Christine wrote:Since we are sort of on the topic, I have another question...when music teachers purchase materials for students at a music store, and receive a "teacher discount", am I obligated to pass this "discount" onto my students? ... Is this OK?

Interesting that you should bring this up, as I have just dealt with this topic in the same article on reducing costs in the teaching studio. I don't know what kind of obligation you're referring to here. I don't think there is a moral obligation involved, since you are doing the students a favor by making the trip for them, especially if you're reselling to them at a cost below that of the normal retail price. Of course, the local music store may feel that you shouldn't do this because they make less money that way.

The other issue involves tax liability for the profit you make reselling the items. You would have both Federal and state tax liability on the profit. Here in New Mexico, we have a gross receipts tax which applies to essentially all goods and services sold within the state (like a sales tax, but with broader applicability). Here, you would have to pay gross receipts tax on the resale price from the reselling, just as you would on the lesson fees, since all those transactions occur within the state. I don't know if that applies in your state. Chances are you wouldn't get caught if you didn't bother with those taxes, but I am not advising you to ignore the tax obligations, if any. Of course, we are all good citizens and always pay our taxes in full! :D




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Postby 108-1121887355 » Fri Jan 20, 2006 6:13 pm

Christine,
If there is just one or so pieces in a book, I loan it, usually, as music is so expensive. When I find a book that I like and the student likes, I sell it to them. I only get 10% discount at the music store and I figure that covers my time and gas for the car, so I charge full price to the family.
I have not had any real problems with the music being damaged. One had coffee spilled and one was badly wrinkled. I just sold the book to them. If you have some old music, you should probably see if it is still in print and buy it. If not, you may want to think about another piece. I prefer to pick out music for my students and have it here when I want it, as many parents seem too busy and weeks can go by with no book. I think most would be happy to pay fulf price if you pick it up.
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Postby Stretto » Fri Jan 20, 2006 10:40 pm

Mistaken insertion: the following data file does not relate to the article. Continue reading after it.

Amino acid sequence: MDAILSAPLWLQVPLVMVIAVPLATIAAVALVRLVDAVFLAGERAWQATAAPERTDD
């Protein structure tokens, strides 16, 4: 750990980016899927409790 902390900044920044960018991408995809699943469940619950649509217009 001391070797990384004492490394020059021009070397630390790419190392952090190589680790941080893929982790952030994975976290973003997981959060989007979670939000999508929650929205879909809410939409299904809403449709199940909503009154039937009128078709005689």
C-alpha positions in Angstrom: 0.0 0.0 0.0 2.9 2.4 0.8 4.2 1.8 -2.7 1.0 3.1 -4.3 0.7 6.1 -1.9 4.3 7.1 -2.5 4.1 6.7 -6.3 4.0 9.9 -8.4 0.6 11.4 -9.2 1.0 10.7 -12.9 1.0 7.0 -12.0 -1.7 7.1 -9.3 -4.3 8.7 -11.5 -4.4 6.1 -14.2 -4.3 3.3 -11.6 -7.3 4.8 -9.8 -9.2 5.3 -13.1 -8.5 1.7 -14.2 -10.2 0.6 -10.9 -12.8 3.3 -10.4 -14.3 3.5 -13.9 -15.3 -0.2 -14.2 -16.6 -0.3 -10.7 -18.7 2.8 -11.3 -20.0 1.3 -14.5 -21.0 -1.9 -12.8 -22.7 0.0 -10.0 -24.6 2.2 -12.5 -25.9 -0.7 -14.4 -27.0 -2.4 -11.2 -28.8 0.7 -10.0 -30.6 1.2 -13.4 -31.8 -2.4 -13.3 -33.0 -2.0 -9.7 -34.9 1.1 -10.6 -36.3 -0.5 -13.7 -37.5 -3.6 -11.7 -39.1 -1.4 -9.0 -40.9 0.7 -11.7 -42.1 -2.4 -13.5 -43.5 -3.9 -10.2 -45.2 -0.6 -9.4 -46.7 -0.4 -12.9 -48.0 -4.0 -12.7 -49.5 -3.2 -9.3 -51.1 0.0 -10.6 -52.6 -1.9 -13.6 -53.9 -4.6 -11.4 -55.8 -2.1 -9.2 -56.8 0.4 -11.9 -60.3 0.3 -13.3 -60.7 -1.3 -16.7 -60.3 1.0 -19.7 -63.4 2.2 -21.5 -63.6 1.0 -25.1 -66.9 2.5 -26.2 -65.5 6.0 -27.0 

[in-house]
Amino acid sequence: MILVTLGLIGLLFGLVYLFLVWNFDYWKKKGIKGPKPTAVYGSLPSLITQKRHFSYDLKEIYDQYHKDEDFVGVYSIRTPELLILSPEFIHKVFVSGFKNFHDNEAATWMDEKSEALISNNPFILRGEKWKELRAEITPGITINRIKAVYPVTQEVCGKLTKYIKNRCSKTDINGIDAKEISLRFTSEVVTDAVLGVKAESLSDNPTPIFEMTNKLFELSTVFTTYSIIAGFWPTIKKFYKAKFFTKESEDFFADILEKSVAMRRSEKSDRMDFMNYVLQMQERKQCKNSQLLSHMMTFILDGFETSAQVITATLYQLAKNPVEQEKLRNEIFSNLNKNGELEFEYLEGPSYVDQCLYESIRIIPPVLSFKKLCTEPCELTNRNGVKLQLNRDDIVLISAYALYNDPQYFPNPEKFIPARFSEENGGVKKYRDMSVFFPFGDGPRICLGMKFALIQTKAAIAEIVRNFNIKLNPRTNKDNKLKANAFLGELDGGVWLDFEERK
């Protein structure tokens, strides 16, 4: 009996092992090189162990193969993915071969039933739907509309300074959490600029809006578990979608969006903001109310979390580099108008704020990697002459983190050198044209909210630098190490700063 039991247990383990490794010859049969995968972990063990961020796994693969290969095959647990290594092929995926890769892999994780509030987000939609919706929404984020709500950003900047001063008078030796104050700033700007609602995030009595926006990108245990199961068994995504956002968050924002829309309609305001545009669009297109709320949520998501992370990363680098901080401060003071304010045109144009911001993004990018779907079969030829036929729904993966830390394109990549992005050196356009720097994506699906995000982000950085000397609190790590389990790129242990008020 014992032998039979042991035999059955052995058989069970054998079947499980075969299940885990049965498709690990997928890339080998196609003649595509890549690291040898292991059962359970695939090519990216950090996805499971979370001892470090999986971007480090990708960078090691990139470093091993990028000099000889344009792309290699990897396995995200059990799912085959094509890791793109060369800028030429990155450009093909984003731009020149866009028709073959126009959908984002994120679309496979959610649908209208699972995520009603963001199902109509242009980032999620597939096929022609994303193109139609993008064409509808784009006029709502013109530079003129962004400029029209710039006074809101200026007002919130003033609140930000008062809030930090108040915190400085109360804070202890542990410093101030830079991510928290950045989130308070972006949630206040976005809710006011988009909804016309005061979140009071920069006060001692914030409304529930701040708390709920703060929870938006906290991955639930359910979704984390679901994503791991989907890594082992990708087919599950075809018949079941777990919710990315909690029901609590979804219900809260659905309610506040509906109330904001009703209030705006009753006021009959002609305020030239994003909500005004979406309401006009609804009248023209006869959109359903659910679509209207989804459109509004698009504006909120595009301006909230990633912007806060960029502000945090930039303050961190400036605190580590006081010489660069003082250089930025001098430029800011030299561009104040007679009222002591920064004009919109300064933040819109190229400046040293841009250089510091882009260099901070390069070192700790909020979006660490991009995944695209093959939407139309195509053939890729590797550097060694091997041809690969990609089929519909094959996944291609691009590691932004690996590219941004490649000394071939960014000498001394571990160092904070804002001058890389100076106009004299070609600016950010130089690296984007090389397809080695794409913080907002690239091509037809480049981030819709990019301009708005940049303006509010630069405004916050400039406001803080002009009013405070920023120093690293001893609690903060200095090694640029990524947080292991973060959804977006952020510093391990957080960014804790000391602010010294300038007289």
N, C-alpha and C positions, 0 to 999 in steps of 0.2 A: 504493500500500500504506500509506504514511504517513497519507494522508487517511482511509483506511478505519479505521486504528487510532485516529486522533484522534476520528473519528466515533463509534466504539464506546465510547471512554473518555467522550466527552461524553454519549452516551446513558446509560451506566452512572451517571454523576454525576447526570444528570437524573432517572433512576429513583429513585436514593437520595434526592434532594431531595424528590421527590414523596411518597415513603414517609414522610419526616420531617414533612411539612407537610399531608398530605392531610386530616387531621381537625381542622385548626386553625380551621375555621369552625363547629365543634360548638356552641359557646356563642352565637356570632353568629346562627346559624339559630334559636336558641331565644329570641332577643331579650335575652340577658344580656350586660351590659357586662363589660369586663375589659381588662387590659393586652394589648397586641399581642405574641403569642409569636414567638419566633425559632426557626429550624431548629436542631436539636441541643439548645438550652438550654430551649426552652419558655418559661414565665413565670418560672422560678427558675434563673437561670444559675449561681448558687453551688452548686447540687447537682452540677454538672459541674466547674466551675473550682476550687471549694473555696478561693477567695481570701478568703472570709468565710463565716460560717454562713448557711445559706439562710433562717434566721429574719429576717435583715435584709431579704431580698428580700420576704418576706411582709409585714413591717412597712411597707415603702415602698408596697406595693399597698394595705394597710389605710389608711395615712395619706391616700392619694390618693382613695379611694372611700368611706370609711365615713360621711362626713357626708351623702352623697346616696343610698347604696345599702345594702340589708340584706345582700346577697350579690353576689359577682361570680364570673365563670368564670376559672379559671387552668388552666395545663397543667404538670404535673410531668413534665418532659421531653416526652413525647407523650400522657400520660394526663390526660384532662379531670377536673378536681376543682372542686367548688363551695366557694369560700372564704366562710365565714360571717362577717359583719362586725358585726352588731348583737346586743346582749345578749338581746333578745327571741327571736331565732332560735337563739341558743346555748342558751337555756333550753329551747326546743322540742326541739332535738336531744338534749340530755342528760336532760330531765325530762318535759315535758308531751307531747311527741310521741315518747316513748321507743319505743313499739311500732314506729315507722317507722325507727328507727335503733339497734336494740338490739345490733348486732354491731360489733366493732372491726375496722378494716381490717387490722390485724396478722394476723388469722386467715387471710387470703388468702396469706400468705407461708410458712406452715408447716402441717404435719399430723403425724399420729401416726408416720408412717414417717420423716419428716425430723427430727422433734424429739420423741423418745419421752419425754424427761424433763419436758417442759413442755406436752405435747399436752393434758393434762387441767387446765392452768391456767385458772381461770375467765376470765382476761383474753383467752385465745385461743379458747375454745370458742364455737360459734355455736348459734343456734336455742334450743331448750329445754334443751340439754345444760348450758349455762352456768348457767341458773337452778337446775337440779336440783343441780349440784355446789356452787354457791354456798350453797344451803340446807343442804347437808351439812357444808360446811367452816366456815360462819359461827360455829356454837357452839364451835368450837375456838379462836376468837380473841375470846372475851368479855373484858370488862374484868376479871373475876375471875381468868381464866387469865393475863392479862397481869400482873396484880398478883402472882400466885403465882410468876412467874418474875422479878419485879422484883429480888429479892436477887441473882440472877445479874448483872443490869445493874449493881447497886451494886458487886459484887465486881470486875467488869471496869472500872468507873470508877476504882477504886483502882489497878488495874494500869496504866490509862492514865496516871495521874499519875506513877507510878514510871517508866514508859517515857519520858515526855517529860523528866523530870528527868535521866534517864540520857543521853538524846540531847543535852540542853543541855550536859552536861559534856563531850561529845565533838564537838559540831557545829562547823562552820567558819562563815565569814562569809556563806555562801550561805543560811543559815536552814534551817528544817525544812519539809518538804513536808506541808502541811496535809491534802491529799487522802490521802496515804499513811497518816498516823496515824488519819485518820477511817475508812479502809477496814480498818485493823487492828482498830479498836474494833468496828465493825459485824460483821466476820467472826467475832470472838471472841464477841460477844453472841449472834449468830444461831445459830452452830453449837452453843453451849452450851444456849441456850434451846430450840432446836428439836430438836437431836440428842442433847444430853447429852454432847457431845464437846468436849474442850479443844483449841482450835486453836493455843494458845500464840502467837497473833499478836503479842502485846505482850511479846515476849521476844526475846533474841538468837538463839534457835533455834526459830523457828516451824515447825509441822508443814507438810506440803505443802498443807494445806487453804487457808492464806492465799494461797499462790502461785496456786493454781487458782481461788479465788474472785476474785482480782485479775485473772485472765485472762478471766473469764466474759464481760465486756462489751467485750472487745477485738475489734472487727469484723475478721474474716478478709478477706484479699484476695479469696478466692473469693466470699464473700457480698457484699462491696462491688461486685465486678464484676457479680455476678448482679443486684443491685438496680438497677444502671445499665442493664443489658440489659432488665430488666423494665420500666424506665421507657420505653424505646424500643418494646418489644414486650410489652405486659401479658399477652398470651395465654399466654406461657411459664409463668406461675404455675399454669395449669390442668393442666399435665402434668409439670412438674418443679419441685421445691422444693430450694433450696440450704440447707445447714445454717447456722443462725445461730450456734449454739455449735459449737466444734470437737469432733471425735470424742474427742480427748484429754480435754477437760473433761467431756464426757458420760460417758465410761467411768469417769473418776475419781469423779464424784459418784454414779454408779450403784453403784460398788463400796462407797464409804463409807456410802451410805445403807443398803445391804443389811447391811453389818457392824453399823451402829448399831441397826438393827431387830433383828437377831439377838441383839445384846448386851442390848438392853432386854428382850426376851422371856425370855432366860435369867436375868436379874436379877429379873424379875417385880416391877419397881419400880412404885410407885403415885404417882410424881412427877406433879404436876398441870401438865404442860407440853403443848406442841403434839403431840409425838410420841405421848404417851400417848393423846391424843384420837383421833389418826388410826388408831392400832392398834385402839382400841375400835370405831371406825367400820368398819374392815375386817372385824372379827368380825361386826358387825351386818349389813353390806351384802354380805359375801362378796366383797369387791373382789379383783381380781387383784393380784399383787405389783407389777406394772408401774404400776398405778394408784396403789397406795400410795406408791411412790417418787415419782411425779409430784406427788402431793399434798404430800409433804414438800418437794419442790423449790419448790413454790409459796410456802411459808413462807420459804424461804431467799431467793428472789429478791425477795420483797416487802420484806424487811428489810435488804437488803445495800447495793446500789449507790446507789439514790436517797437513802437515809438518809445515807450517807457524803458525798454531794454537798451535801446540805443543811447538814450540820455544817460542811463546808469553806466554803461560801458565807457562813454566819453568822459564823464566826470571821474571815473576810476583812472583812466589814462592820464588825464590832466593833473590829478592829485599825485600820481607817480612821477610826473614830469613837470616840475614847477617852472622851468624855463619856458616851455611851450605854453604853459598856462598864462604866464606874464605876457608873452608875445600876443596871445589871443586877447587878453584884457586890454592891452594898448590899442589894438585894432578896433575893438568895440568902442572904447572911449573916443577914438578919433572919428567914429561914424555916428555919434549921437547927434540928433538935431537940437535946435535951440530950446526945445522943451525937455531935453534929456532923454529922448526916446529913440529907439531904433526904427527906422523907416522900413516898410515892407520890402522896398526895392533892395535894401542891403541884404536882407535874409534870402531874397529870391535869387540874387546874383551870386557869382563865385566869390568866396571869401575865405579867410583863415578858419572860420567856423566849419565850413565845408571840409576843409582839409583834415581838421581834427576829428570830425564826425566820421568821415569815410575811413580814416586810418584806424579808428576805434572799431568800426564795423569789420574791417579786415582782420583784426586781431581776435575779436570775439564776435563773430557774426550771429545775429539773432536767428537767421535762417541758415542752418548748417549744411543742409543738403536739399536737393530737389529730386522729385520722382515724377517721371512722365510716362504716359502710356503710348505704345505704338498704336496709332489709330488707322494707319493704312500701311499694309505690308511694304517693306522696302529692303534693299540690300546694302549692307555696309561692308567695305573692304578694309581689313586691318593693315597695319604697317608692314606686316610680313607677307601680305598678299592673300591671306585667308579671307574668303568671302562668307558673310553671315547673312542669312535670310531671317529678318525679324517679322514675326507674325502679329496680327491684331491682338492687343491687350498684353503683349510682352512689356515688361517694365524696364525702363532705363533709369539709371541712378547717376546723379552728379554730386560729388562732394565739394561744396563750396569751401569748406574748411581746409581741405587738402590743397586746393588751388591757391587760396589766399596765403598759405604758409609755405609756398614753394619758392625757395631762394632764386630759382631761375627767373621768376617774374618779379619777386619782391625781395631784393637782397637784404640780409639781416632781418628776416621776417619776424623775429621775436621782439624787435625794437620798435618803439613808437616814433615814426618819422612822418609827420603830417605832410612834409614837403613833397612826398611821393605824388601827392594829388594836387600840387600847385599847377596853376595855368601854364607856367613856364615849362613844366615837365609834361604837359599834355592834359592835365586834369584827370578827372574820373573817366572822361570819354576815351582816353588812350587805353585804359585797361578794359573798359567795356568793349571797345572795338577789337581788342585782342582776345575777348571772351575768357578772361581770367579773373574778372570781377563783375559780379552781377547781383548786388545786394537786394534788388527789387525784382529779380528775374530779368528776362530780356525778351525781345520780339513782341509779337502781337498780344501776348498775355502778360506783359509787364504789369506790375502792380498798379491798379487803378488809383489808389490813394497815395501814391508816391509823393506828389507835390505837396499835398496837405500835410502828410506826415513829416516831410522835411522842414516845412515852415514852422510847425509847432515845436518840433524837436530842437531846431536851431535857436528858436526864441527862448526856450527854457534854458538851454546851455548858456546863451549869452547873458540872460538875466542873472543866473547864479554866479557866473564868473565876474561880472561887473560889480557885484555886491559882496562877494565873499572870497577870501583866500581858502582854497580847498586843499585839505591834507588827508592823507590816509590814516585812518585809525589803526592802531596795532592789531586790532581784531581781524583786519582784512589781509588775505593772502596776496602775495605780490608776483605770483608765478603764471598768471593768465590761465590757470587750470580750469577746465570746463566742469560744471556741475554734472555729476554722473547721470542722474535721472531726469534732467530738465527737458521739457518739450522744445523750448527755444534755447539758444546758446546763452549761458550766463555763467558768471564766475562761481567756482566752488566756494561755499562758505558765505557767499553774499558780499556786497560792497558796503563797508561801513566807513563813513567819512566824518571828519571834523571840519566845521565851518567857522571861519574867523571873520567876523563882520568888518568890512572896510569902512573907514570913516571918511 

I learned the hard way. I loaned out books that were never returned. I brought it up a couple times politely asking if the students or parents would check their piano bench or home for any books they may have around. I'm sure none of them purposely set out to keep them. I think it's more a matter of families being so busy no one has time to keep track of returning books. They were very dedicated, long time students who gave me a try when I was new to teaching, so I didn't have the heart to be more demanding about the unreturned books. After I read the tip Dr. Zeigler was referring to in some PEP articles related to teaching regarding charging an upfront deposit, I started charging an upfront deposit to new students that would cover the cost of a couple piano books and 2 weeks worth of lessons. If books are all returned and adequate notice given when lessons are discontinued, the deposit is returned.

I don't loan out books as much anymore. I haven't had that much luck with students being that enthused about learning music out of borrowed material. Let's face it, for all of us, there's something about getting one's own new book that provides incentive in itself. If someone can afford the weekly lesson fee, they should be able to afford a book now and then. I try to keep the students at about 2 or possibly 3 books at a time, usually one with classical music and one with popular tunes and rarely ask that they purchase a book over $10.00. Most of the books I ask them to buy are around $5.00 to $7.00. One could print teacher recommendations in a handout or newsletter for each skill level especially around the holidays also.

What I've started doing is buying one personal copy of some of my favorites I've found to teach from. I might loan a student the book if they're really indecisive about what they want to learn for a supplemental piece, then if they decide to learn more than one piece out the book, I just get them their own copy and have them pay for it. It's kind of a way for them to test out a book to see if they like it first.

I also check the bargain section at the music stores and have found quite a few good books that way for under $2.00 a book. Even if a student just learns one piece out of the book, it's worth it when it only cost $1.00 or $2.00 to begin with. I usually just give them the book at that price too. I have a student in which I kept loaning music and the student kept returning it with the selected piece (agreed upon by the student) unlearned deciding they weren't interested. I took one of my $1.00 bargain books, assigned a piece and said, "you can keep the book if you learn at least one piece out of it." That was a great incentive. They initiated another piece on their own out of the book now too. I've also considered having a book "buy back" and offering to buy back books at half price that students are no longer using and don't want to keep. It would be along the same concept as a used textbook store for a college.